☩ His Gentleness That Exalts
“You have given me the shield of Your salvation, and Your right hand supported me, and Your gentleness has made me great.” Psalm 18:35
“Your gentleness has made me great.” is a theme seldom heard preached, an aspect of David’s life (a shepherd who knew the ways of the Great Shepherd) where he explicitly ascribes his status to God’s goodness alone and, which in contrast, is so unlike many who attribute their greatness to their own strength and ability. King David, exalted to the highest rank over Judah and Israel, wasn’t necessarily referring to his royal position; it goes beyond that; it was the state of God’ s grace in his life that truly made the difference. Stripped of his reign to govern a theocratic nation, David knew that he was just as dependent on God’s mercy and grace as the feeblest resident. David didn’t relate to God as a king per se but as a soul who desperately needed God. When David was chosen to be king, there was nothing indicative about him that warranted such a position; after all, he was just a shepherd boy (in the eyes of man) while his brothers were ‘experienced’ in the art of war.
A careful reading of David’s psalmody reveals that nothing mattered to him more than being in God’s sanctuary, knowing His presence and knowing the face of God shining upon him. Riches and high honour meant nothing to him in comparison to knowing the ‘joy of salvation’; nothing gave him more joy than knowing the Lord as his Shepherd. You will notice how David finished Psalm 23: “and I will dwell in the house of the Lord forever”; David’s focus was not about his ‘dwelling on the throne’ but rather dwelling with Him Whose throne is from everlasting to everlasting.
Psalm 23 is applicable to us all as much as it was to the author; we’re in the same ‘boat’ as David was. His exaltation was manifest in ways different to our earthly status, but falls into the same camp as ours: “Surely goodness and mercy will follow me…” – God exalts all of us through His gentleness. David had to stoop as a pauper when it came to the mercy of God, and how often he pleaded to Him for His mercy. “Those of low estate are but a breath; those of high estate are a delusion; in the balances they go up; they are together lighter than a breath” (Psalm 62:9). One would hardly believe his kingship after reading his autobiographical psalms, but here was ‘a man after God’s own heart’ refusing to trust in his power or in the might of his warriors. God alone was his rock, not the foundations of his palace; God alone was his fortress, not the walls of Jerusalem; God alone was his deliver, not the strength of an army; God alone was the One Whom he could trust, not the fickle men who pretended to be his loyal servants and closest friends.
“You Who have made me see many troubles and calamities will revive me again; from the depths of the earth You will bring me up again. You will increase my greatness and comfort me again” (Psalm 71:20-21) echoes the same theme; it speaks of restoration, of being lifted from the mire – ‘the depths of the earth’ – not just in his reign as king, but spiritually as well; how David spoke of being crushed in spirit – tears had been his food day and night – and how the hand of the Lord laid heavy upon him because of his sin. The gentleness of God, the comfort of God is what restored, strengthened and elevated him. At first, David had to be brought low – “God opposes the proud, but gives grace to the humble.” (James 4:6). God’s gentleness is made known to the humble and his grace and mercy even brings down the proud in order to exalt them with His gentleness; the kindness of God is to lead us to repentance that we may know His gentleness that exalts us, not necessarily lifted to high earthly positions but a greater realisation of our status in Christ, our unsearchable riches in Christ, Who is made unto us wisdom from God, righteousness, sanctification and redemption – our true riches desirable above all the choice treasures in the world.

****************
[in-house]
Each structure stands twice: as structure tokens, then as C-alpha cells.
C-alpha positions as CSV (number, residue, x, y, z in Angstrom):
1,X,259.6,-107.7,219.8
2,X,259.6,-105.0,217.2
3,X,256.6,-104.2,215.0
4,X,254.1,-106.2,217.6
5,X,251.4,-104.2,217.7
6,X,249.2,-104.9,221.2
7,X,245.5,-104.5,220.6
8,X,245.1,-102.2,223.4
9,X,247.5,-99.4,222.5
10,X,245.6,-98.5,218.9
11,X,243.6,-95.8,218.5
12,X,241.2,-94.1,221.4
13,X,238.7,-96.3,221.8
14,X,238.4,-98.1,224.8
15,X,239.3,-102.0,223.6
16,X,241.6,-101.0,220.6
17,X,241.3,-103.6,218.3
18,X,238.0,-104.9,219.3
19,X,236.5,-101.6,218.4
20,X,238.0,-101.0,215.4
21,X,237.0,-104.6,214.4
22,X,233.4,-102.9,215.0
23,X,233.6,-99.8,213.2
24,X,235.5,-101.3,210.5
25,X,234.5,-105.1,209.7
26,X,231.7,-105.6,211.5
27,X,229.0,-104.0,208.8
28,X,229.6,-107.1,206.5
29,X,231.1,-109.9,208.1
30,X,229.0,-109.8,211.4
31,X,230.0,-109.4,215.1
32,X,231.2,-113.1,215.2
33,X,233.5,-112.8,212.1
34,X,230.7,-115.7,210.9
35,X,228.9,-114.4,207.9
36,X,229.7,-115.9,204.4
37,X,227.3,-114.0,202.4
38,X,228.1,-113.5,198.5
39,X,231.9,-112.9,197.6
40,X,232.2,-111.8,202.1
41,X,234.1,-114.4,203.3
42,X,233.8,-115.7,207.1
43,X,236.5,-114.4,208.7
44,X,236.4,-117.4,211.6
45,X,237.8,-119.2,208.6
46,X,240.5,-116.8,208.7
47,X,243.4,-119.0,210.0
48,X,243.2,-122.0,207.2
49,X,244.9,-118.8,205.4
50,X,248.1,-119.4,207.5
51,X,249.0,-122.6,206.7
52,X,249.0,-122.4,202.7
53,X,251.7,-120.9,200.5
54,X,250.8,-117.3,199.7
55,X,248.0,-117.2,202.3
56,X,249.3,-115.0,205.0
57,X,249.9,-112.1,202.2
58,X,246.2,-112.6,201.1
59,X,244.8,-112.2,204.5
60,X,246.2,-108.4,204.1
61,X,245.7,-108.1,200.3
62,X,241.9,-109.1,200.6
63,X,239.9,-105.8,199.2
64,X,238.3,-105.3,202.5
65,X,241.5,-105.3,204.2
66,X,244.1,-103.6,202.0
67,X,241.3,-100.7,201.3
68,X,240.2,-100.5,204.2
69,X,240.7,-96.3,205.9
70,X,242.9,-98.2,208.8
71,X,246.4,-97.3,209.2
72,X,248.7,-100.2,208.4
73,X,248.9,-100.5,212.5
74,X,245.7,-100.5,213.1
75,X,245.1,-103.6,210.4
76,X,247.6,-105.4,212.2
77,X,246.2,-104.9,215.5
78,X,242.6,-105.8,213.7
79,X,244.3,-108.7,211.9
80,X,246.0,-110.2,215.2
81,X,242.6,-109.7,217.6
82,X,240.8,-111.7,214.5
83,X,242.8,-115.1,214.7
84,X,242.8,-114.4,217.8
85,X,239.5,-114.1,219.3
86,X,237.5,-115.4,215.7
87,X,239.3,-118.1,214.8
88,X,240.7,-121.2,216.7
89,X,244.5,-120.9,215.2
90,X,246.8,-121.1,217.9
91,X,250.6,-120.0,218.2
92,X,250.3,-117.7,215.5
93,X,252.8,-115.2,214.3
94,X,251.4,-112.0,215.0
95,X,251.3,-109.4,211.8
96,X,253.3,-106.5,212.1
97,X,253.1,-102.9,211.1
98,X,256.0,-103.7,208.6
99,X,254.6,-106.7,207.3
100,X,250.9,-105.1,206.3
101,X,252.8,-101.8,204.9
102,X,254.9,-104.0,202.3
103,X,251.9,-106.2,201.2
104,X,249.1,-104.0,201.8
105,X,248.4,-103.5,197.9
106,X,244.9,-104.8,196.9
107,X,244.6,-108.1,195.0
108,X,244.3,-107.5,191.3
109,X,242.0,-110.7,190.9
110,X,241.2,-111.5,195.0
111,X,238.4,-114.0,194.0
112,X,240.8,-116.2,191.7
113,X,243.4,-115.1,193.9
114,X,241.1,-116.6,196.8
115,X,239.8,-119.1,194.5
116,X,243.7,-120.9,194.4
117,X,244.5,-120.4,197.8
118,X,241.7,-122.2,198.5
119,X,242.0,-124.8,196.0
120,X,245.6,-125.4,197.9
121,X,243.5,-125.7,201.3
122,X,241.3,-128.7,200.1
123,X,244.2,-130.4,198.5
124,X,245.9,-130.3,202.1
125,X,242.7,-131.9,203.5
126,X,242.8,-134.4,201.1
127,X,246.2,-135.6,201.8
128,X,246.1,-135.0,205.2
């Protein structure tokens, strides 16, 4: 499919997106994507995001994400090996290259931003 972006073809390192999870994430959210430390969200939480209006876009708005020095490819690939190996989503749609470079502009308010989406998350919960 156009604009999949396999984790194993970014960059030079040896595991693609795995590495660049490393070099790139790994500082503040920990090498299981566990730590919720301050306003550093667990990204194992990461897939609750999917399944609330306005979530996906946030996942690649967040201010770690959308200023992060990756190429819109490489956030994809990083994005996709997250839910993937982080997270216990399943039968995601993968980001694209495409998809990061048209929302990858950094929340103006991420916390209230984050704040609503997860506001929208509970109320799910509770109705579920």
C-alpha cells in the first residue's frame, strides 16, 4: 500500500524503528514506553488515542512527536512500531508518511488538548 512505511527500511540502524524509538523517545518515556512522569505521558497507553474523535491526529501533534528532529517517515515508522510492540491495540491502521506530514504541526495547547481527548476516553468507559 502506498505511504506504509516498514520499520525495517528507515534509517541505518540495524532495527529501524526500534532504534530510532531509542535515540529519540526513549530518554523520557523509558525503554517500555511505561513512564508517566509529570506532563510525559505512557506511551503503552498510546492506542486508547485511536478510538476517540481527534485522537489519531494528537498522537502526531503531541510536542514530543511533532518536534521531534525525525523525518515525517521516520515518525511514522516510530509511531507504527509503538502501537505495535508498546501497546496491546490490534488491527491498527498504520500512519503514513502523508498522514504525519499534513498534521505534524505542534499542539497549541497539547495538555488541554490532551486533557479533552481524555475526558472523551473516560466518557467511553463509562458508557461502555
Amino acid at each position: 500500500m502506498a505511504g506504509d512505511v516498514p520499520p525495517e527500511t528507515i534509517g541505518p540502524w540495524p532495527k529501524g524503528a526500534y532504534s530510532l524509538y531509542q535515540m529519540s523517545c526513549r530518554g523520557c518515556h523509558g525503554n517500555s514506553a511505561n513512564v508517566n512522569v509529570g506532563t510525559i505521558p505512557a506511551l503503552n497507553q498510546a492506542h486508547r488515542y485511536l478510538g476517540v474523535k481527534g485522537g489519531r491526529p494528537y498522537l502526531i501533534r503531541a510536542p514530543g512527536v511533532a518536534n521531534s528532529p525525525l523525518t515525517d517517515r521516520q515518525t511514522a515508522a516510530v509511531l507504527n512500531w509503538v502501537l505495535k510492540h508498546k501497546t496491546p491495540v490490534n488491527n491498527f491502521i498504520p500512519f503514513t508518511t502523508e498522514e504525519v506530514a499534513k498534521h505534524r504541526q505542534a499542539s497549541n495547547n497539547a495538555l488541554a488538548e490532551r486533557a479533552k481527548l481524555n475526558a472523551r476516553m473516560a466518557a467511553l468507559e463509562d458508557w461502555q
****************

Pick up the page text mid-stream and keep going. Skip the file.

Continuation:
His patience, His mercy, His grace, His love and gentleness toward us has meant our blessing. That and that alone is what makes us ‘great’ or exalts us from our low and poverty stricken state – only because of Him. Can there really be any boasting or any sense of crediting ourselves for God’s favour? Can we also wander away with the other nine lepers, after having being healed, and not give glory to God by living, not unto ourselves but unto Him? Does it not humble us to the ground that God “does not deal with us according to our sins, nor repay us according to our iniquities” (Psalm 103:10). He remembers that we are but dust and in wrath He remembers mercy, even though He would have been righteous and just to grind us to nothing – but for the gentleness of God, Who restores and gives rest to our soul, Who anoints our lives with His oil, and by Whose hand our cup runs over. Let us ascribe greatness to His name alone!
Father-like, He tends and spares us,
Well our feeble frame He knows;
In his hands he gently bears us,
Rescues us from all our foes:
Praise Him! Praise Him!
Widely as His mercy flows.
(Hymn: ‘Praise My Soul the King of Heaven’ – Henry Francis Lyte)
Posted on May 17, 2012, in ☩ Expository and tagged crediting ourselves for God’s favour??, dependent on God’s mercy, expository teaching, Henry Francis Lyte, His Gentleness That Exalts, James 4:6, King David, Mark Anthony Williams, Praise My Soul the King of Heaven, Psalm 103:10, Psalm 18:35, Psalm 23, Psalm 62:9), Psalm 71:20-21, the Great Shepherd, the joy of salvation, the kindness of God, Your gentleness has made me great. Bookmark the permalink. 2 Comments.